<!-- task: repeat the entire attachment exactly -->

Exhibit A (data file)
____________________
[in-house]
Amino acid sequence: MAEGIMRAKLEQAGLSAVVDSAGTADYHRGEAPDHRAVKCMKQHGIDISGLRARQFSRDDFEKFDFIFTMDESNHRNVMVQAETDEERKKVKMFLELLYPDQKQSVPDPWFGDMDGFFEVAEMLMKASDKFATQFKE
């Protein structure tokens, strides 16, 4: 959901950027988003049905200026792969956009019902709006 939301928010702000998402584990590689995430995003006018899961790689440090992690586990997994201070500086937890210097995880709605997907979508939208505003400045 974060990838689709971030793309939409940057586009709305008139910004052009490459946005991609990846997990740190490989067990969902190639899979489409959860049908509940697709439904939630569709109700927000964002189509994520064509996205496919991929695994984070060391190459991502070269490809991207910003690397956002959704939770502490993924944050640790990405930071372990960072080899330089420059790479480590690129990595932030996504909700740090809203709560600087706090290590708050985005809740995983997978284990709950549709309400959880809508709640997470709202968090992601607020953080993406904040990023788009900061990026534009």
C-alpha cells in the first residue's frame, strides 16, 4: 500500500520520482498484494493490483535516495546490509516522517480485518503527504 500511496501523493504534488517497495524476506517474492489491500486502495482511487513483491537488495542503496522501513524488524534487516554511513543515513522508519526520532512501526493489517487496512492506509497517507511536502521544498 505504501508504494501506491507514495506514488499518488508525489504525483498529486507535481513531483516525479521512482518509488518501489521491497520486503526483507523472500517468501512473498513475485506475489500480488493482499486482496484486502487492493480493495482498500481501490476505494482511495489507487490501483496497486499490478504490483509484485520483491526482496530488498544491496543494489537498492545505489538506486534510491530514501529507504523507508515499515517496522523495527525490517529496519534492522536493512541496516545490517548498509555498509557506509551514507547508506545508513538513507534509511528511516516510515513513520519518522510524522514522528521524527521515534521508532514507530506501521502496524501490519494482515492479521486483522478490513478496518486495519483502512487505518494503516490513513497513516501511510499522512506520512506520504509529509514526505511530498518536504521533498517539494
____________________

[in-house]
Amino acid sequence: MAEGIMRAKLEQAGLSAVVDSAGTADYHRGEAPDHRAVKCMKQHGIDISGLRARQFSRDDFEKFDFIFTMDESNHRNVMVQAETDEERKKVKMFLELLYPDQKQSVPDPWFGDMDGFFEVAEMLMKASDKFATQFKE
């Protein structure tokens, strides 16, 4: 959901950027988003049905200026792969956009019902709006 939301928010702000998402584990590689995430995003006018899961790689440090992690586990997994201070500086937890210097995880709605997907979508939208505003400045 974060990838689709971030793309939409940057586009709305008139910004052009490459946005991609990846997990740190490989067990969902190639899979489409959860049908509940697709439904939630569709109700927000964002189509994520064509996205496919991929695994984070060391190459991502070269490809991207910003690397956002959704939770502490993924944050640790990405930071372990960072080899330089420059790479480590690129990595932030996504909700740090809203709560600087706090290590708050985005809740995983997978284990709950549709309400959880809508709640997470709202968090992601607020953080993406904040990023788009900061990026534009």
C-alpha cells in the first residue's frame, strides 16, 4: 500500500520520482498484494493490483535516495546490509516522517480485518503527504 500511496501523493504534488517497495524476506517474492489491500486502495482511487513483491537488495542503496522501513524488524534487516554511513543515513522508519526520532512501526493489517487496512492506509497517507511536502521544498 505504501508504494501506491507514495506514488499518488508525489504525483498529486507535481513531483516525479521512482518509488518501489521491497520486503526483507523472500517468501512473498513475485506475489500480488493482499486482496484486502487492493480493495482498500481501490476505494482511495489507487490501483496497486499490478504490483509484485520483491526482496530488498544491496543494489537498492545505489538506486534510491530514501529507504523507508515499515517496522523495527525490517529496519534492522536493512541496516545490517548498509555498509557506509551514507547508506545508513538513507534509511528511516516510515513513520519518522510524522514522528521524527521515534521508532514507530506501521502496524501490519494482515492479521486483522478490513478496518486495519483502512487505518494503516490513513497513516501511510499522512506520512506520504509529509514526505511530498518536504521533498517539494